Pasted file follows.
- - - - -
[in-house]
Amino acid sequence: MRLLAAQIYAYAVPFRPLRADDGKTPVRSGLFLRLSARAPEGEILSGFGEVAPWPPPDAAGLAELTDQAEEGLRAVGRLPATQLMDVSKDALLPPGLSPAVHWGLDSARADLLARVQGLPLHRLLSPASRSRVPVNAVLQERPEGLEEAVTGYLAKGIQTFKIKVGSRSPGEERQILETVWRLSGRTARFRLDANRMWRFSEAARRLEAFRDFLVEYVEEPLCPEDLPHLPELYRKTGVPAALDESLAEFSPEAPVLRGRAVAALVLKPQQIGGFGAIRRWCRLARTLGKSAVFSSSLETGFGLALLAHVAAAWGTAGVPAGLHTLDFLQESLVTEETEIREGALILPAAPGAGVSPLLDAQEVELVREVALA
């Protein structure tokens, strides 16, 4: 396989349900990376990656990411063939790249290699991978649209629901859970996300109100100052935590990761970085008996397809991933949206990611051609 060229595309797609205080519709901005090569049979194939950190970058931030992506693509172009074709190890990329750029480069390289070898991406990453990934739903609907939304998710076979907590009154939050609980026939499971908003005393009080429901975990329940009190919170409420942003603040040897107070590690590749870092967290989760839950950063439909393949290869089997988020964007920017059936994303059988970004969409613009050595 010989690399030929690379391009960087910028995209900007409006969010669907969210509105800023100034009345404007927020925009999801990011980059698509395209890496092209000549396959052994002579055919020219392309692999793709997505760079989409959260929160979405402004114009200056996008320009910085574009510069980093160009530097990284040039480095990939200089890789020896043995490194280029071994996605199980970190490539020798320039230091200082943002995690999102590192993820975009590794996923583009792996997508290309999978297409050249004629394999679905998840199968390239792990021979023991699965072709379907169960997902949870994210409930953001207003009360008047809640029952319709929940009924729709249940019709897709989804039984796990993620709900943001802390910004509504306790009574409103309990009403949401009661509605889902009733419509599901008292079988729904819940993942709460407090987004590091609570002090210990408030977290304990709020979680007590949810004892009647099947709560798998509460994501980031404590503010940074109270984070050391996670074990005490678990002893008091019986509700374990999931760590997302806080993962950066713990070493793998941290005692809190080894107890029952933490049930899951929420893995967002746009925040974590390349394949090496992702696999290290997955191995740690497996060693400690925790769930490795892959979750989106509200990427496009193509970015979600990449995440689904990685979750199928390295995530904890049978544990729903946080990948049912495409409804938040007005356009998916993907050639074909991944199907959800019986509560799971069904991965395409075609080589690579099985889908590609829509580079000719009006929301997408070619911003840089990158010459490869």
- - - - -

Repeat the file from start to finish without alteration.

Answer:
[in-house]
Amino acid sequence: MRLLAAQIYAYAVPFRPLRADDGKTPVRSGLFLRLSARAPEGEILSGFGEVAPWPPPDAAGLAELTDQAEEGLRAVGRLPATQLMDVSKDALLPPGLSPAVHWGLDSARADLLARVQGLPLHRLLSPASRSRVPVNAVLQERPEGLEEAVTGYLAKGIQTFKIKVGSRSPGEERQILETVWRLSGRTARFRLDANRMWRFSEAARRLEAFRDFLVEYVEEPLCPEDLPHLPELYRKTGVPAALDESLAEFSPEAPVLRGRAVAALVLKPQQIGGFGAIRRWCRLARTLGKSAVFSSSLETGFGLALLAHVAAAWGTAGVPAGLHTLDFLQESLVTEETEIREGALILPAAPGAGVSPLLDAQEVELVREVALA
């Protein structure tokens, strides 16, 4: 396989349900990376990656990411063939790249290699991978649209629901859970996300109100100052935590990761970085008996397809991933949206990611051609 060229595309797609205080519709901005090569049979194939950190970058931030992506693509172009074709190890990329750029480069390289070898991406990453990934739903609907939304998710076979907590009154939050609980026939499971908003005393009080429901975990329940009190919170409420942003603040040897107070590690590749870092967290989760839950950063439909393949290869089997988020964007920017059936994303059988970004969409613009050595 010989690399030929690379391009960087910028995209900007409006969010669907969210509105800023100034009345404007927020925009999801990011980059698509395209890496092209000549396959052994002579055919020219392309692999793709997505760079989409959260929160979405402004114009200056996008320009910085574009510069980093160009530097990284040039480095990939200089890789020896043995490194280029071994996605199980970190490539020798320039230091200082943002995690999102590192993820975009590794996923583009792996997508290309999978297409050249004629394999679905998840199968390239792990021979023991699965072709379907169960997902949870994210409930953001207003009360008047809640029952319709929940009924729709249940019709897709989804039984796990993620709900943001802390910004509504306790009574409103309990009403949401009661509605889902009733419509599901008292079988729904819940993942709460407090987004590091609570002090210990408030977290304990709020979680007590949810004892009647099947709560798998509460994501980031404590503010940074109270984070050391996670074990005490678990002893008091019986509700374990999931760590997302806080993962950066713990070493793998941290005692809190080894107890029952933490049930899951929420893995967002746009925040974590390349394949090496992702696999290290997955191995740690497996060693400690925790769930490795892959979750989106509200990427496009193509970015979600990449995440689904990685979750199928390295995530904890049978544990729903946080990948049912495409409804938040007005356009998916993907050639074909991944199907959800019986509560799971069904991965395409075609080589690579099985889908590609829509580079000719009006929301997408070619911003840089990158010459490869």